- Veritas Access: New scale-out network-attached storage (NAS) software that can run on commodity x86 hardware, which the company said will let organizations more easily discover and access information and move unstructured data to appropriate disk tiers or public cloud storage based on usage patterns. Veritas Access will support AWS and OpenStack clouds and creates a network-attached storage (NAS) tool that organizations can run on commodity x86 hardware.
- Hybrid Cloud Orchestration: NetBackup will integrate with the Veritas Resiliency Platform 2.1 to provide automated orchestration to facilitate complex recoveries supporting thousands of virtual machines.
- HyperScale: A software-defined storage architecture for deploying tier-one applications in private clouds, initially OpenStack from Red Hat. A version for Docker containers is also under development.
Analysts said the company has created a strong roadmap built off its core strengths. "For them to come out and say that they're going to have an intelligent data management platform and that platform is going to enable both the data management and governance side but do it by actually increasing the availability of the lower tiers, I think is really smart. It's very aspirational," said Enterprise Strategy Group Analyst Jason Buffington.
Nevertheless, Veritas remains most synonymous with its bread and butter data protection software. Indeed, Backup Exec is among the more widely used platforms for backing up data running on Windows and Windows Server, especially Exchange, SharePoint and SQL Server as well as file servers. For larger enterprise environments, NetBackup is designed to protect larger systems that are operating system and virtual machine independent. Among Veritas' key rivals, Acronis, CommVault and Veeam are offering connectivity to Azure as well as Amazon Web Services (AWS) S3 storage. Veritas extended support to AWS and Google Cloud Platform earlier this year. Connectors to Azure storage will come in Backup Exec 16 and NetBackup 8.0 in the fourth quarter. The new releases will also include connectors to private clouds based on Red Hat's OpenStack distribution.
Veritas has built the new cloud connectors based on what it calls its Open Storage Technology (or OST), used across its entire data protection portfolio including its Enterprise Vault Archive (EVA) platform, used for archiving Exchange and now Office 365 data, among other content. "OST is an open standard in terms of how vendors can plug in to us," said Simon Jelley, VP of backup and recovery product management at Veritas, in an interview during the conference this week. "It enables not just our ability to work with any storage vendor to ensure the certification, support, compatibility and guaranteed performance between us but it also ensures that any data that moves to a storage target, be it a cloud, disk or tape target, that we still catalog and track the copies of that data."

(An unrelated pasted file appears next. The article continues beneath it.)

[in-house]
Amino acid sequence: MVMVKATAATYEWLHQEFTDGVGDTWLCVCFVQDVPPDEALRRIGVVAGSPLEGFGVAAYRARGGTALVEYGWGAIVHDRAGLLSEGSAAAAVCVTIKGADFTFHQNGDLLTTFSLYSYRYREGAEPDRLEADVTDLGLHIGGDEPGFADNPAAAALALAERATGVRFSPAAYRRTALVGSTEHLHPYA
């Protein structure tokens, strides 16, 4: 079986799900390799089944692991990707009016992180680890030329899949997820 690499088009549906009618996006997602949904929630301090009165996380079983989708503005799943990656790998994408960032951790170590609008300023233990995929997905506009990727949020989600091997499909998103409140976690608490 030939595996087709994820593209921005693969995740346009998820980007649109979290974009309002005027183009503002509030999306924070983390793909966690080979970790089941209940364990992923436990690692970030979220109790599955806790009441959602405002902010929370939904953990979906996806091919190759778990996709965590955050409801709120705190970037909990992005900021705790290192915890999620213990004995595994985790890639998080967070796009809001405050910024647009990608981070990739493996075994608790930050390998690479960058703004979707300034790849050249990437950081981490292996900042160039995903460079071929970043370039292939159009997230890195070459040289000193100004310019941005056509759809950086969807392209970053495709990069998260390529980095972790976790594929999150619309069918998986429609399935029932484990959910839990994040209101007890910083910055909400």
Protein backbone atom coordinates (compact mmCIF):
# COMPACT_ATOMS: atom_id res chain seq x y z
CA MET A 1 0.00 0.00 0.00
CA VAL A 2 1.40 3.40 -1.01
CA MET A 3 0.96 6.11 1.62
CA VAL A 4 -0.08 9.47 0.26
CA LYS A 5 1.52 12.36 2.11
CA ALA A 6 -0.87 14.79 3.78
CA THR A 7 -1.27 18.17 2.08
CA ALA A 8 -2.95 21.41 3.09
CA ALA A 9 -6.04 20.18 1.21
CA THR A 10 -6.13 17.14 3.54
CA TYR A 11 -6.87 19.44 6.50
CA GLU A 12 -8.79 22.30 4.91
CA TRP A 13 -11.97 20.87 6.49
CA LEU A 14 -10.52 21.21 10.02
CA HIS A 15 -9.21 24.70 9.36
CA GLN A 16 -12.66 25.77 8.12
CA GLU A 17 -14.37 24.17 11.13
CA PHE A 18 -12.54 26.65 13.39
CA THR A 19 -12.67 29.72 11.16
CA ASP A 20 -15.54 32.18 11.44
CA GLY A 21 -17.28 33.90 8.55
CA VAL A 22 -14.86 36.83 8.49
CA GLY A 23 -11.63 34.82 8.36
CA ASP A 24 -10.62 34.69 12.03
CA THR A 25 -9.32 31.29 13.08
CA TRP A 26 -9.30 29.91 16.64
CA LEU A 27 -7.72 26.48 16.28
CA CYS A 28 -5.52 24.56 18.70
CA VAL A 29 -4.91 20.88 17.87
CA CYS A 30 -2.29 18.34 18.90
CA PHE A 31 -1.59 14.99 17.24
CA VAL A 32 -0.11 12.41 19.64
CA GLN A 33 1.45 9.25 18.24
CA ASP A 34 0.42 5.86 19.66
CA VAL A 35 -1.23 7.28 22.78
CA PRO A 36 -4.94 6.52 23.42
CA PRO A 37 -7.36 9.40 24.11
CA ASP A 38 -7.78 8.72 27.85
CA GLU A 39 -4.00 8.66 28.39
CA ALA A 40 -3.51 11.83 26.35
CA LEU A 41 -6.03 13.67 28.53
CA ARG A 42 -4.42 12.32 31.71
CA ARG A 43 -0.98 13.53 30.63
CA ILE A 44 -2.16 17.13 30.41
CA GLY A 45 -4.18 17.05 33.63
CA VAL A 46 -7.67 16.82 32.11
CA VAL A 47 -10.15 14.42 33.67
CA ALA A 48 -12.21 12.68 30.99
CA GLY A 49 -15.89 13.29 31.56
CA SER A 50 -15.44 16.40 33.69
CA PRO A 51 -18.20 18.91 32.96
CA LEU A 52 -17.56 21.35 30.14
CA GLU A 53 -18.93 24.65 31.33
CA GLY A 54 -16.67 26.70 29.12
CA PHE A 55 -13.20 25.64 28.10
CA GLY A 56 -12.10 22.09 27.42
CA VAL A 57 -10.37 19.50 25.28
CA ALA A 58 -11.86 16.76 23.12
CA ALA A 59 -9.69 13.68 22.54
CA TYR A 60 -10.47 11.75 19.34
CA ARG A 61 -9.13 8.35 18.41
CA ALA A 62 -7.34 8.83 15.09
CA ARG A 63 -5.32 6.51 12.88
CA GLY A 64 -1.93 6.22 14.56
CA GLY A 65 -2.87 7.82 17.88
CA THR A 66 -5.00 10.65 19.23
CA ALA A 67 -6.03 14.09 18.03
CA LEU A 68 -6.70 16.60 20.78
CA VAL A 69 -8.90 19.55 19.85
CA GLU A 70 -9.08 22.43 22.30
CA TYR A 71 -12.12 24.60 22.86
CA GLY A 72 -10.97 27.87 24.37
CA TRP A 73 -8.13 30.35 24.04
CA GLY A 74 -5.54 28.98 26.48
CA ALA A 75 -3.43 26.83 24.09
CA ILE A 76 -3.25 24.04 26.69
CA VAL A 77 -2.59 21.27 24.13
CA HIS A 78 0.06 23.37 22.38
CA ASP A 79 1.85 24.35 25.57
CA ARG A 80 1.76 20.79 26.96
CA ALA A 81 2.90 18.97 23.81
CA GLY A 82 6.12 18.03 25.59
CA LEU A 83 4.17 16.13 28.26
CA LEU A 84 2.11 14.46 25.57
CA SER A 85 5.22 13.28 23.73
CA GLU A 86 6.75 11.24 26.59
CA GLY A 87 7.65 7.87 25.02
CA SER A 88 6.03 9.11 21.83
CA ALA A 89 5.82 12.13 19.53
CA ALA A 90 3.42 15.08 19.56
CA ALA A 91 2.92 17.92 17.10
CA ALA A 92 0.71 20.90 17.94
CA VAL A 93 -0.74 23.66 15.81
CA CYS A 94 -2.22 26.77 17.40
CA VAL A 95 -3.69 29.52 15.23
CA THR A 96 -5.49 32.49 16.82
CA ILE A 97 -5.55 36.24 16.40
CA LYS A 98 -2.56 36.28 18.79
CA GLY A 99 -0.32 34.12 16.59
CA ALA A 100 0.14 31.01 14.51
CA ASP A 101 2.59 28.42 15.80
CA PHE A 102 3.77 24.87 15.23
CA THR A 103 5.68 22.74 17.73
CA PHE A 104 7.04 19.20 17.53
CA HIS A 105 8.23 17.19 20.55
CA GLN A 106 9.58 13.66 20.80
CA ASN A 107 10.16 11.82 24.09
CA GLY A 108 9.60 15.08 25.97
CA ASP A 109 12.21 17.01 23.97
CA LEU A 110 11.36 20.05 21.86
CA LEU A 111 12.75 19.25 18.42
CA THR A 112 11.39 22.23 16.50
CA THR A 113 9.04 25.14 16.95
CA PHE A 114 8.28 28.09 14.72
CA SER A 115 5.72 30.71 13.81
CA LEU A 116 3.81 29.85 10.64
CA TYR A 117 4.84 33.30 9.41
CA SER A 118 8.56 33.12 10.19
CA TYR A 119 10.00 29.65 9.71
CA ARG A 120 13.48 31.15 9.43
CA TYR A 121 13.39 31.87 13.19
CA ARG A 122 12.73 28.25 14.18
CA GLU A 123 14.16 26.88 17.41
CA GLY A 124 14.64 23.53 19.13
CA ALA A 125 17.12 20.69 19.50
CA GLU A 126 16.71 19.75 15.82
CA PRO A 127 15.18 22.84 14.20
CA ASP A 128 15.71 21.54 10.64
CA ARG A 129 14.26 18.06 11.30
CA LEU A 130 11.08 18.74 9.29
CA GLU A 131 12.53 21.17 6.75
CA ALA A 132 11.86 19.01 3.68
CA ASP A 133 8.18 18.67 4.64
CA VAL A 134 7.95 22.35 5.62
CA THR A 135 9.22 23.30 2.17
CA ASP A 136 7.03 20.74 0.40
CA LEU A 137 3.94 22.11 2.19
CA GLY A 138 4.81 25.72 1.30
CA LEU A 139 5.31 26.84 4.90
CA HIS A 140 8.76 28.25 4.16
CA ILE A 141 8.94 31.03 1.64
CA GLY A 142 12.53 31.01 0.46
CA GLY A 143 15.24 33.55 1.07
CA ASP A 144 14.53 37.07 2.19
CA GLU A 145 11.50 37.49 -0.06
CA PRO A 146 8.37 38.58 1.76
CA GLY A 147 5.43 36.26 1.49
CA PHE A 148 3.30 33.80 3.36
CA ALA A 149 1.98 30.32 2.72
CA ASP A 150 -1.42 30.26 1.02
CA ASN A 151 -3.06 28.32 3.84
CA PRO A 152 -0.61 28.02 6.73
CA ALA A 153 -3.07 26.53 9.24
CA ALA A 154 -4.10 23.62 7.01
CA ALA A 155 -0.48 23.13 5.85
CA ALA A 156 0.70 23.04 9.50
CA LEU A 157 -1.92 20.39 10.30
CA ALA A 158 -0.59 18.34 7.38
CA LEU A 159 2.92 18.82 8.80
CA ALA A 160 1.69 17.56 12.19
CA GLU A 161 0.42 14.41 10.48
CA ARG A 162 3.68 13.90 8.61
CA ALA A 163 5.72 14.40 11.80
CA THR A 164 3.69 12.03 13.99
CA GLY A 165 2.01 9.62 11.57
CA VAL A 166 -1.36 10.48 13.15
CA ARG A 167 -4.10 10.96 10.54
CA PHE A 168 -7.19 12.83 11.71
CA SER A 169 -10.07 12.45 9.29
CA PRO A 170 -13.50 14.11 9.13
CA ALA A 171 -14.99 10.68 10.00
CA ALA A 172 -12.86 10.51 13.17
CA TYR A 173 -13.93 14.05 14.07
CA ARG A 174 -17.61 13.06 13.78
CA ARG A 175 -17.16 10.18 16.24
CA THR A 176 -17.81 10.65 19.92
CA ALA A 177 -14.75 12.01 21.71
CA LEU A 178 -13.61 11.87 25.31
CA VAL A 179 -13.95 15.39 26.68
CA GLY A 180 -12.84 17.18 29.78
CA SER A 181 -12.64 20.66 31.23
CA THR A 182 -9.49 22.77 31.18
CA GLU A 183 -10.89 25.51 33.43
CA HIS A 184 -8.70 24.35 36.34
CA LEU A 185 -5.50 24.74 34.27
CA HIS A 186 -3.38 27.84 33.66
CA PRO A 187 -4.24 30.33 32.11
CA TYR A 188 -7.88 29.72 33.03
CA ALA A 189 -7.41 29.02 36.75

Veritas executives expressed confidence in the company's new roadmap. "Your information is your most important asset, but you really can't harness the power of it today," said Veritas CEO Bill Coleman during the conference's opening keynote session this week. "Data is exploding. It's everywhere, it's redundant, it's hard to access and the costs are going through the roof. And if you don't learn how to access that data and your competitors do, they're going to win. We can help you discover the true value of your data. We want to give information to you that you need, to map out your own digital transformation."
Posted by Jeffrey Schwartz on 09/16/2016 at 2:39 PM